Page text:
RePowerEUis thus also emblematic of Von der Leyen Commission’s effort to summarise within its plans strategic ambitions and initiatives that states cannot but meet if they want to reproduce their societies in the short term. Moreover, as it aims to strengthen its grip on the movement of capital, goods, and individuals inside and outside the borders of the European single market, the RePowerEU planattempts to bend otherwise catastrophic transnational dynamics in its favour. In this sense, it forges commercial friendships with states that occupy a strategic and previously unforeseen position in the geography of the current crisis because of the availability of resources there. Given that, EU’s energy policies are a piece of its attempt to establish a precarious hegemony over transnational valorisation processes. EU attempts to occupy a powerful position vis-à-vis its international partners, attracting and directing capital to strategic sectors and seeking a difficult mediation between its own long-term interests and its members’ short-term ones. For their part, member states are continually caught between conflicting and contradictory needs both within and outside their borders. While it is true that European planning has increased governments’ spending capacities and their intervention in setting standards for directing the movement of capital, goods, and people, it is nevertheless evident that these planning elements are always partial, as well as their dynamics which are eventually unforeseeable in their final effects.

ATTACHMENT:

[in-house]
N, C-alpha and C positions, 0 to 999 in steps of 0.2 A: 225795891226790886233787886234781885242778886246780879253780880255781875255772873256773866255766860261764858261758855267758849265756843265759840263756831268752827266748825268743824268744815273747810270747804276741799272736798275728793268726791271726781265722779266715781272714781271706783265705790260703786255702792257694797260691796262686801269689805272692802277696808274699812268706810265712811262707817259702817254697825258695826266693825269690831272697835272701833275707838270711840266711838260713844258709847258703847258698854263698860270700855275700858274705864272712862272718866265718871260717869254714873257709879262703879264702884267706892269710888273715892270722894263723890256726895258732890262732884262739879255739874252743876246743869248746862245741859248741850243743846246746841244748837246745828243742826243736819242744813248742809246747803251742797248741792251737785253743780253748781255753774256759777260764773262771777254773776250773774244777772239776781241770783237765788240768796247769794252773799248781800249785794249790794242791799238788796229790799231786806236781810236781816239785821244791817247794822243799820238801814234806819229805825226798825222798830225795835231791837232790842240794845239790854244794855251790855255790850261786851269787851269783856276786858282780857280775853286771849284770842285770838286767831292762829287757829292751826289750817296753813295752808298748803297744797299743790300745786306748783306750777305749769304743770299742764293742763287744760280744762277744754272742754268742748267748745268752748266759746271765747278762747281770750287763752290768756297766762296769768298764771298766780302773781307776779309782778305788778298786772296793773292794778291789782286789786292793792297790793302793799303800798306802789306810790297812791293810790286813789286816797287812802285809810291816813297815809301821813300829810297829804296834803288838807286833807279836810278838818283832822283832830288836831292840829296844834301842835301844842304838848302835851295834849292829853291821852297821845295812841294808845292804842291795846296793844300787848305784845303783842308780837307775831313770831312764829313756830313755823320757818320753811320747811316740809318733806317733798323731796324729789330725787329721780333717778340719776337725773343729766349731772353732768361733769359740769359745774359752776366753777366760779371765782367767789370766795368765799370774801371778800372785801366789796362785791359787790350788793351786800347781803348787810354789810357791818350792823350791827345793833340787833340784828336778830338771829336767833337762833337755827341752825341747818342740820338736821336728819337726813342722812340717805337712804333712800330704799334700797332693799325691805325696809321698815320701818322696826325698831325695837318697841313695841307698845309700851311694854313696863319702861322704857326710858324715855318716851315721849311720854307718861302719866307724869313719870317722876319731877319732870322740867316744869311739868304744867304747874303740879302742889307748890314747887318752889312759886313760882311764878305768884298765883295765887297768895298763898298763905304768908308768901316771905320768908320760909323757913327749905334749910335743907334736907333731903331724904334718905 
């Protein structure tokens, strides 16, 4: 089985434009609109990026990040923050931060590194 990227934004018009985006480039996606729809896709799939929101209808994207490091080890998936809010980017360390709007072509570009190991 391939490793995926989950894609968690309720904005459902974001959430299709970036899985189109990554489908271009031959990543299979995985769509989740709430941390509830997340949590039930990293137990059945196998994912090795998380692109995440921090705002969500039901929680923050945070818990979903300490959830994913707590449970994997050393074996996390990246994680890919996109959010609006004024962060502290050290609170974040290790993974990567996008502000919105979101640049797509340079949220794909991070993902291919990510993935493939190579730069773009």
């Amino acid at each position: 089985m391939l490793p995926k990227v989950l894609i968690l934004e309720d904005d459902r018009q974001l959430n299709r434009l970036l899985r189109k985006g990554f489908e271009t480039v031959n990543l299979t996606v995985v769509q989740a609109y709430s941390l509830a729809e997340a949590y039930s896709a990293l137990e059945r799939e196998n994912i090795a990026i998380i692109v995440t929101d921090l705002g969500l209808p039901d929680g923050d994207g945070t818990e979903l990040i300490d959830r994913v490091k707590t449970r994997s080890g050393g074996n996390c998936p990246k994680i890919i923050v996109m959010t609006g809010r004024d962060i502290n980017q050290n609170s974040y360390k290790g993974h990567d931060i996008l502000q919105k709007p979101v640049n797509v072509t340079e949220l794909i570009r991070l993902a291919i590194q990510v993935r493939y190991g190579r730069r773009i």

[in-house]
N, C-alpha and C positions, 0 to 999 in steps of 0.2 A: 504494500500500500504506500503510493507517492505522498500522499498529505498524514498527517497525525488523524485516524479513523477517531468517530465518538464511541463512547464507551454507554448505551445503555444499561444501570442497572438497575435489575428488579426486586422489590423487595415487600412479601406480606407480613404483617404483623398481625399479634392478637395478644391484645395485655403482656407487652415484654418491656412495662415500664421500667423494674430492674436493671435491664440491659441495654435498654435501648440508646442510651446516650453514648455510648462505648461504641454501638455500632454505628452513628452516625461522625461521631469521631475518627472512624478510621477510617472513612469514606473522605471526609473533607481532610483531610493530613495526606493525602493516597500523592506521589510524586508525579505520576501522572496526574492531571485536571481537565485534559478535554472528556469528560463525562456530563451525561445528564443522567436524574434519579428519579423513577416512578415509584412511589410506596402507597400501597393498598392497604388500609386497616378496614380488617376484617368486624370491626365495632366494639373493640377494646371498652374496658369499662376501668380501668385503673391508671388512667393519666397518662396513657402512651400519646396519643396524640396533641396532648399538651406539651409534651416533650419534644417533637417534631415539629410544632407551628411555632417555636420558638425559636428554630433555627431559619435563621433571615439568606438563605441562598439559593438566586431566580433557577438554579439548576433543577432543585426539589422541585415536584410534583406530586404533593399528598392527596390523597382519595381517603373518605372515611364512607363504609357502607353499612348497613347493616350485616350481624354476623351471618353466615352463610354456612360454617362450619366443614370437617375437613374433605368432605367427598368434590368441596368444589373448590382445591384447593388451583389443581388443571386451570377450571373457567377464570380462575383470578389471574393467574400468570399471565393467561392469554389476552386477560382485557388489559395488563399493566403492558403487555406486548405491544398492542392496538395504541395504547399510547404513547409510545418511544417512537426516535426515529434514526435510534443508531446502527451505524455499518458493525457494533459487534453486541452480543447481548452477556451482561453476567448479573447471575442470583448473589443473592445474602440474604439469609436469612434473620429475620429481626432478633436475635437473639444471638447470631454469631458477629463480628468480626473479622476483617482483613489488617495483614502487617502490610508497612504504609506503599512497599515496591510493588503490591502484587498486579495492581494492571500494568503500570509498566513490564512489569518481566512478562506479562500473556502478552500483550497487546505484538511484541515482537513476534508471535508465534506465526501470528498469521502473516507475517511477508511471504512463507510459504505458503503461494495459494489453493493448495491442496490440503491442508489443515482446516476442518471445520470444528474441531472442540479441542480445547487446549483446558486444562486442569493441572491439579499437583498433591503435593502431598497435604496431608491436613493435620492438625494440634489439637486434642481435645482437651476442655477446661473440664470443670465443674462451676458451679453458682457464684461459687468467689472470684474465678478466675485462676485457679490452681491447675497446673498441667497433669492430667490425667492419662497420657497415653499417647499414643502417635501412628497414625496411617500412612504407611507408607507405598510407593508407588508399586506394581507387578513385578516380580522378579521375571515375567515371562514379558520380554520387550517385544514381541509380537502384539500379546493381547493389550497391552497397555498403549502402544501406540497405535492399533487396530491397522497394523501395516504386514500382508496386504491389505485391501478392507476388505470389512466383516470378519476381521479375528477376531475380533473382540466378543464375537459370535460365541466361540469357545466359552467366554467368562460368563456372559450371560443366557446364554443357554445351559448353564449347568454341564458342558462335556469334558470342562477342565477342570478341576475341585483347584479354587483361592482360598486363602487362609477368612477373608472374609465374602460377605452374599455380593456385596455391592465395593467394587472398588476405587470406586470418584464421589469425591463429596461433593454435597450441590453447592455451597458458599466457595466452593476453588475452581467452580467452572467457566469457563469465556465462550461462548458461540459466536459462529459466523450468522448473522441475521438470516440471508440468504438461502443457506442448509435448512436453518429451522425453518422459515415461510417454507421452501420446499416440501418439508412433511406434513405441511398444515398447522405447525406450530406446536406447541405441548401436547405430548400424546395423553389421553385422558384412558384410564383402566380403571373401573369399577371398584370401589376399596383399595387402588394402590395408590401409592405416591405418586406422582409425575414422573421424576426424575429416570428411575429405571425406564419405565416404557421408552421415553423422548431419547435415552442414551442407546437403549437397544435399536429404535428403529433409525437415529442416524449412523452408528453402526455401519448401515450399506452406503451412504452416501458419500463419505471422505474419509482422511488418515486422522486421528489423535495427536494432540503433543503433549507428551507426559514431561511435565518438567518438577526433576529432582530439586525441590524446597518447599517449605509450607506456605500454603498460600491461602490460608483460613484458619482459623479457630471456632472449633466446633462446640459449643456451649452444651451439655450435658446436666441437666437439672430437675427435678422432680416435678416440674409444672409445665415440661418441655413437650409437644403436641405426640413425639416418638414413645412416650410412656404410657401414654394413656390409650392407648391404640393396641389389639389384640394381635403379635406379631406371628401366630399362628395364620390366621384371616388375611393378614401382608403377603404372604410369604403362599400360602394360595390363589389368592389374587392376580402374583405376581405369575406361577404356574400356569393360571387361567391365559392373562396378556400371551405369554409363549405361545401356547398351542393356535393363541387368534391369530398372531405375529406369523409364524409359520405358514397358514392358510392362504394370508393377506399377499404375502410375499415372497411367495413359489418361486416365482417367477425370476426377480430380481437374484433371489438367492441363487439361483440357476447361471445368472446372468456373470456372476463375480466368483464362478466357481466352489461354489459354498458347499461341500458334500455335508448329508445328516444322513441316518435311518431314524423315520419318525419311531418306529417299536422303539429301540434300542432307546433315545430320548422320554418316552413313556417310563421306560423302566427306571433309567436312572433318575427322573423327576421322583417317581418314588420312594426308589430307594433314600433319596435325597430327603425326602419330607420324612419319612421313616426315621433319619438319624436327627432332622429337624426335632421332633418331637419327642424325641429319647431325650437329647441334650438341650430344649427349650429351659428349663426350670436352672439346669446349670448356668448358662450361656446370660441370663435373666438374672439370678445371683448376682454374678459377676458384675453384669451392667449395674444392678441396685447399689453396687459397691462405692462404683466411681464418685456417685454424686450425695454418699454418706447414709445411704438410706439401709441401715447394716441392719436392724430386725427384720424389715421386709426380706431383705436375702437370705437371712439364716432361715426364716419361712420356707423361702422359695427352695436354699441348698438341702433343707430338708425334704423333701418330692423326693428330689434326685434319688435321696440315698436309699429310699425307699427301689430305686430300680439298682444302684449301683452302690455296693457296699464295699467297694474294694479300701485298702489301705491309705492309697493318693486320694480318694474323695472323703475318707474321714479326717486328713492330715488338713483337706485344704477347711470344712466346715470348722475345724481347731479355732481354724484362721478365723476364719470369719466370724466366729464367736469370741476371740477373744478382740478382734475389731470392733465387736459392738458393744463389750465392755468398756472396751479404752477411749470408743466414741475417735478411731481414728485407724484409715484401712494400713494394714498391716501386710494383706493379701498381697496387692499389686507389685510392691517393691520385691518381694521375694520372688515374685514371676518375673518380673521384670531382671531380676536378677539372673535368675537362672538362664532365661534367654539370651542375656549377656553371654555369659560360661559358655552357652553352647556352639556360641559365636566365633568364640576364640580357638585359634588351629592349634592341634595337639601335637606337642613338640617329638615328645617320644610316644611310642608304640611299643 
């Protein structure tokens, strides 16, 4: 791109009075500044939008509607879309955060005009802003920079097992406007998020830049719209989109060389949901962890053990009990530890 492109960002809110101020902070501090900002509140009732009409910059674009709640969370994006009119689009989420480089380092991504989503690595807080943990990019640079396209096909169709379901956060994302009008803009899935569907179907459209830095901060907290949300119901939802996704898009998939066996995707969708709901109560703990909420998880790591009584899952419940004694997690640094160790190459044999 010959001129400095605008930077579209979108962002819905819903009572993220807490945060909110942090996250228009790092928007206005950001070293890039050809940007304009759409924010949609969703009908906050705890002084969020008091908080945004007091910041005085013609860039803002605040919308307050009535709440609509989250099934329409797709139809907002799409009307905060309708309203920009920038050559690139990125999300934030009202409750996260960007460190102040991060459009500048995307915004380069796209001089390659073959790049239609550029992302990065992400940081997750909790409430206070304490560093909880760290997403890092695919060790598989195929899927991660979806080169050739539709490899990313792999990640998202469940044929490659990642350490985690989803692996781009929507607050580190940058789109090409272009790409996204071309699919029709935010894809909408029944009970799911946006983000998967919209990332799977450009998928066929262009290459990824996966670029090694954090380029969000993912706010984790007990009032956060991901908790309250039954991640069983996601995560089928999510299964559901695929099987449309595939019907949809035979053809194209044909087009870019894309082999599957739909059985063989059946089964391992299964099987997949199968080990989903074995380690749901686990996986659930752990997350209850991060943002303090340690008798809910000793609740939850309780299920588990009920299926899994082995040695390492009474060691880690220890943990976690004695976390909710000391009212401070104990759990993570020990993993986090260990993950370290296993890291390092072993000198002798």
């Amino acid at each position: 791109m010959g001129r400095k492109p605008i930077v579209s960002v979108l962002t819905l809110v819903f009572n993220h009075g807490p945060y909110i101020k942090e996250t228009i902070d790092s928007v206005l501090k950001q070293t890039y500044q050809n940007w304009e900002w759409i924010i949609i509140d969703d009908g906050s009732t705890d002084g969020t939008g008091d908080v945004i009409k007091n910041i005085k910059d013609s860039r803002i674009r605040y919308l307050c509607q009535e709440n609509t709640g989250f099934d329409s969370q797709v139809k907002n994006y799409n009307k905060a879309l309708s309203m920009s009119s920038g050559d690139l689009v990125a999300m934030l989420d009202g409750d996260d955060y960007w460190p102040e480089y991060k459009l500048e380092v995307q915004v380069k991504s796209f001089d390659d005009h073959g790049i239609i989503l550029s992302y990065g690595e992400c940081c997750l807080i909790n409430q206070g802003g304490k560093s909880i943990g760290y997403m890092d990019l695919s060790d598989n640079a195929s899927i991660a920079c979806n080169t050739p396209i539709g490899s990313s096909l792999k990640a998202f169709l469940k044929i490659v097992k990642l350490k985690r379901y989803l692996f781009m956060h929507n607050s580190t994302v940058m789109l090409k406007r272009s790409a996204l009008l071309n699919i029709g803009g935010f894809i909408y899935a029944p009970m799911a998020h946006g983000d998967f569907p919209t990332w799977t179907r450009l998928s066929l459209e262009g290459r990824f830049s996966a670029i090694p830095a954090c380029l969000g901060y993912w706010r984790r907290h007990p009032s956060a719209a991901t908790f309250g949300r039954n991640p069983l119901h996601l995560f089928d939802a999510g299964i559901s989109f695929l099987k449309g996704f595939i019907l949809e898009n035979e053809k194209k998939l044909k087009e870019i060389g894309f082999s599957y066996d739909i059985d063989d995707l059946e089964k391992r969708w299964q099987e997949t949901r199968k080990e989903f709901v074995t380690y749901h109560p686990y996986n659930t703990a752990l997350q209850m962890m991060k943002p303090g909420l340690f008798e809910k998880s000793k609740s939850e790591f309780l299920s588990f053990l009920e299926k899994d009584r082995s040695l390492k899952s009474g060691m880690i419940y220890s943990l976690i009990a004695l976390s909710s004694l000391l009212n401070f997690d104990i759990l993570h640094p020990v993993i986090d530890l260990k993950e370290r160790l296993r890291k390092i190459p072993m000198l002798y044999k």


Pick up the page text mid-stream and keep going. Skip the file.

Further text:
National governments, therefore, have no choice but to resort to European economic aid to prevent a large segment of their populations from falling below the minimum level of reproduction and to secure their legitimacy. On the other hand, when it comes to alleviate the transition-led inflation, the Commission and the ECB advise states to intervene on taxation while adhering to the holy principle of keeping budgets in order. We thus register the “one-off” subsidies, such as “Grandpa” Draghi’s €200 summer allowance or the much more conspicuous €1,400 in Germany, which by the way is reserved to the chemical sector. However, what seems to be most important – at least according to the Bank of Italy governor, Ignazio Visco – is that wages do not raise as they did in the 1980s. This means that no one can except to avoid paying the cost of inflation. The wartime ecological transition therefore also puts a definitive end to the pandemic suspension of austerity measures, as well as to the hopes of those who glimpsed in that suspension the auspices of some sort of ‘social’ Europe.